Contemplate the death of glam rock and any number of mortifying factors can be weighed, from the over-abundance of ultimately faceless teen idols to the under-exposure of the handful of bands who could have respangled the old star-studded sham. But timing also came into it, and if you want to talk about missing the boat, Metro never even found the harbor. Metro was released in early 1977, but it belonged to late 1974. Not to be confused for a moment with the later incarnation of the band that danced through the early '80s, the original Metro comprised vocalists Duncan Browne and Peter Godwin -- Godwin alone carried the flag into the future. Smartly suited on the cover of their only album together, the pair resembles flamboyant gangsters, caught unaware on a brightly lit film set. Step into Metro, however, and the only illumination is the flame of a few guttering candles, and the only laughter comes from a champagne party winding down in the penthouse upstairs. It's an album of velvet-layered secrets and satin-sheeted mysteries, where lovers wear lace and have hearts carved from jade and the string section swells to save your ego the bother. Lavish choirs, murmuring synths...Cockney Rebel and the Doctors of Madness both glanced in a similar direction, but, though a synth pop group later kidnapped the phrase's true meaning, Metro was the original orchestral maneuvers in the dark, with only Bryan Ferry on hand to drive the survivors home. The symphonic "One Way Night," a profession of a love that needs more than a word of explanation, and the agitated drama of "Black Lace Shoulder," regretting a failure to live up to such standards, cloak the album like giant bat wings, vast and comforting, but dark and leathern all the same. And they have no hesitation in scooping you up and away, through the fires that dance on "Flame"'s romantic Seine and into a criminal world of such brutal conflict that even "the girls are like baby-faced boys." Long before David Bowie wrapped calcifying fingers round its alabaster throat and hauled it away to Let's Dance land, "Criminal World" dominated Metro, both musically and thematically, setting a stage for a black sexuality that leaves you feeling somehow soiled, whether you (think you) understand the song or not. Certainly British radio realized something very dark and dingy was happening, as it banned the single version of the song without even asking for an edit. The 45 bombed, the album sank, and, by the end of the year, the original group had gone the same way. The album, however, remains a dirty secret, a secret sin, a sinful pleasure, and glam rock's final gleaming. How unlike it to leave the best till last. ~ Dave Thompson, All Music Guide
"Criminal World" is a song written by Duncan Browne, Peter Godwin and Sean Lyons of the band Metro. They released it on their debut album in 1977.
David Bowie recorded it in 1983 for the album Let's Dance. This version was also released as the B-side of the single "Without You" in November 1983.When first released it was banned from the Radio One playlist for its 'suggestive' lyrical content. It is rumoured that the US military played it through a large PA system as a form of aural encouragement whilst trying to dislodge General Manuel Noriega from his office during their invasion of Panama in 1989.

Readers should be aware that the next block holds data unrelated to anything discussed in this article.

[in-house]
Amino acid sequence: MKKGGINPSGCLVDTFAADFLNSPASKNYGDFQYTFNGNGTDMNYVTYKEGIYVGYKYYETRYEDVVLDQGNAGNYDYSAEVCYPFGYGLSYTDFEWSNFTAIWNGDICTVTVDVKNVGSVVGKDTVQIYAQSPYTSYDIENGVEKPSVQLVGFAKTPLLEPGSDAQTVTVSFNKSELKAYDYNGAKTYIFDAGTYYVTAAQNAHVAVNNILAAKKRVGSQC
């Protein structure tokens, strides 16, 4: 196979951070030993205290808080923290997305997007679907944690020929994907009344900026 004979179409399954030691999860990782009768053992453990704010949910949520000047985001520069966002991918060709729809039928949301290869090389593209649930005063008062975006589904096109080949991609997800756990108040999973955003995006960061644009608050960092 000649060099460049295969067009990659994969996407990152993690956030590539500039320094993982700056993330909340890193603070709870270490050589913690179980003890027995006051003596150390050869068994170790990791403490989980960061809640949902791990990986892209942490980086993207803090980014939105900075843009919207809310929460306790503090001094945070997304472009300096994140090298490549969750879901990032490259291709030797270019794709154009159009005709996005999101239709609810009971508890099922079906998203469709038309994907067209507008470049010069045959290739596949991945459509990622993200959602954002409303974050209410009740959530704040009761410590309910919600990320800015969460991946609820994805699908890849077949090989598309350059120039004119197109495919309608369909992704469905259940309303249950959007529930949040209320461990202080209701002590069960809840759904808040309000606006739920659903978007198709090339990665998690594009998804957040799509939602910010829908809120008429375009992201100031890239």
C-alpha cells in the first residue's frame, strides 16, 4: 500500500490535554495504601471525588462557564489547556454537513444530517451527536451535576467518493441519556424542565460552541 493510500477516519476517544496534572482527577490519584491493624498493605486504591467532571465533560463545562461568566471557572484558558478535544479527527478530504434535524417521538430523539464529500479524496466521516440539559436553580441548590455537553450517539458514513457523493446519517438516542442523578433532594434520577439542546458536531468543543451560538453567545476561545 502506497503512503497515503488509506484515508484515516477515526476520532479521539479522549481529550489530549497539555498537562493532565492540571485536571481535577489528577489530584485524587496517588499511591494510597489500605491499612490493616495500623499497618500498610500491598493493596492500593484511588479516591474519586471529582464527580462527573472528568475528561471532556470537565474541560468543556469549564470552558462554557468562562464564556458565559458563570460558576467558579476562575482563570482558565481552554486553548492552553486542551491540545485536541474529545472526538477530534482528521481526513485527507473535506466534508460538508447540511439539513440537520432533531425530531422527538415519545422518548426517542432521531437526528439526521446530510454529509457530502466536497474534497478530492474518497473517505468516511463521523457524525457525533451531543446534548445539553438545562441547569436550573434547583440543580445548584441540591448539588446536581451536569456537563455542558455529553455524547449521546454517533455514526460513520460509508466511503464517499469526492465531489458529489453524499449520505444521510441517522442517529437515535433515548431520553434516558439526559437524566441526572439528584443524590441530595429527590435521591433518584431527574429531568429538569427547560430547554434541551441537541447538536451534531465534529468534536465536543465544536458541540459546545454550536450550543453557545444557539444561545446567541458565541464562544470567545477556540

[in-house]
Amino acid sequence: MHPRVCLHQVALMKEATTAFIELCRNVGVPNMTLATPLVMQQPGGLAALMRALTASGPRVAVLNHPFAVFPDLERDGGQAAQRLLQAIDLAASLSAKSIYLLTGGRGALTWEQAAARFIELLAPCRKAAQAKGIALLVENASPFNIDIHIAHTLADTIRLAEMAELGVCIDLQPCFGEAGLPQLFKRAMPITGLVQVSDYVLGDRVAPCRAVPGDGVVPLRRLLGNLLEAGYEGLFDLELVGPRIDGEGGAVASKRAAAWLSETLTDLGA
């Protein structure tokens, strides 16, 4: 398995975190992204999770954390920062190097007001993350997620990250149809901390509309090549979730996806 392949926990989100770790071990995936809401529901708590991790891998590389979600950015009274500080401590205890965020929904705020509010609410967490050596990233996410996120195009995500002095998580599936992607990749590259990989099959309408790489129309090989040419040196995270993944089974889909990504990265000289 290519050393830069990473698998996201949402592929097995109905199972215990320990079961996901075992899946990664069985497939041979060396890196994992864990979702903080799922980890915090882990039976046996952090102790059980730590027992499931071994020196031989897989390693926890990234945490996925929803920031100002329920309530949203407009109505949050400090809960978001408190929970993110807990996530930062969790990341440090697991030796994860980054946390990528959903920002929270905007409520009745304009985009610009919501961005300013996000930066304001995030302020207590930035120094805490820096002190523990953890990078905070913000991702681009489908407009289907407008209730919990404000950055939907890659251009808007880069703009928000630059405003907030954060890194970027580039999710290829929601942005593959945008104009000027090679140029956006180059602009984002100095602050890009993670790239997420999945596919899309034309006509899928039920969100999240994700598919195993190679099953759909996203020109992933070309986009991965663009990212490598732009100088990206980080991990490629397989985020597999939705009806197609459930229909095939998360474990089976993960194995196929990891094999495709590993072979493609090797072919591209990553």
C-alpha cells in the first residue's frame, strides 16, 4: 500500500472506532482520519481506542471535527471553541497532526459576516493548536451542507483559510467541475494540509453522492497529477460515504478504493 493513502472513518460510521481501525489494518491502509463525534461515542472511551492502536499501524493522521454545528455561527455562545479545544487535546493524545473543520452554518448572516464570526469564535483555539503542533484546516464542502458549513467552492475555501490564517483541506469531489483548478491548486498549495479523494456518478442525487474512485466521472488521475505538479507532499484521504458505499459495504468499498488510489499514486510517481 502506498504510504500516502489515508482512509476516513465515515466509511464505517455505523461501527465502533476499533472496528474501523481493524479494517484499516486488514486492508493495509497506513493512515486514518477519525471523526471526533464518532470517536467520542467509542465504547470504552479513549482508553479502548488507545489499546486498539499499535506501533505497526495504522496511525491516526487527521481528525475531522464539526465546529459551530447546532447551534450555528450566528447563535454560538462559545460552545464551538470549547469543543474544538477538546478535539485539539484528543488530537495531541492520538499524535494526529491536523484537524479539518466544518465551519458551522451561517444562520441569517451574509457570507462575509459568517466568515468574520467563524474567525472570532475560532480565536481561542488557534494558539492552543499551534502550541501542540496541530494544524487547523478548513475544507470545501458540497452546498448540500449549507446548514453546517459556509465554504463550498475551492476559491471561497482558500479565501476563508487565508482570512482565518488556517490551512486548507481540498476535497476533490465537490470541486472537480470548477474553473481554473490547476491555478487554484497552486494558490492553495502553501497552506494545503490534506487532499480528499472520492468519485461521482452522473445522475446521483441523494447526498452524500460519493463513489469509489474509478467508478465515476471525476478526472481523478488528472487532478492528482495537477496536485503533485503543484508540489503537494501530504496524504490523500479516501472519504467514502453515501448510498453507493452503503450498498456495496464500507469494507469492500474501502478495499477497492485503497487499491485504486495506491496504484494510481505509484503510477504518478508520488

There is also a cover on The Tenth Stage's self-titled 2006 album.
Browne attended the London Academy of Music and Dramatic Art, studying both music theory and drama. He chose to become a musician when in 1967 he met Andrew Loog Oldham, and signed with his Immediate Records label. His debut album Give Me, Take You was issued in 1968.
His choral arrangement was used on the Tim Hardin penned "Hang On to a Dream" on the album Nice, as recorded by The Nice in 1969.
Browne's biggest hit in the UK was the song "Journey", as televised on Top of the Pops in 1972. The song was included on Browne's second album Duncan Browne in 1973.
By the mid 1970s, Browne moved into electric rock mode in collaboration with Peter Godwin, forming the power popband Metro, whose recordings were issued on Sire in the United States. Suddenly, Browne was near the cutting edge of music again, and in addition to his work with Metro he released a couple of solo albums, The Wild Places and Streets of Fire. The song "The Wild Places" was a big hit single in the Netherlands. From the same period, Browne's co-composed song "Criminal World" was recorded by David Bowie on his 1983 Let's Dance album.
In 1984-85, Browne composed and performed the music for the British television series Travelling Man, in collaboration with the programme's producer Sebastian Graham-Jones. The soundtrack was released on vinyl and CD.
Browne died of cancer in 1993, aged 46.
Peter Godwin is a musician who was part of the band, Metro, as well as a solo artist and songwriter.
His work includes "Criminal World" which was covered by David Bowie and 1982's "Images of Heaven" which was a "cult favorite on new wave radio stations" The dance remix of his song "Baby's in the Mountains" was a big dance hit and described as "intricate but direct" with some lyrics that are "hopelessly pretentious".
Godwin's 1983 solo album, Correspondence was issued by Polydor Records.
In 1998, a number of his songs from his time with the band Metro, his early 1980s solo work, and a couple of new songs were released on CD. The title was Images of Heaven: The Best of Peter Godwin, and it was released on Oglio Records.
He wrote lyrics with a "spiritual bent" for Steve Winwood's 2008 album Nine Lives.
1. Criminal World
3. Overture to Flame
5. Mono Messiah
1. Black Lace Shoulder
3. One-Way Night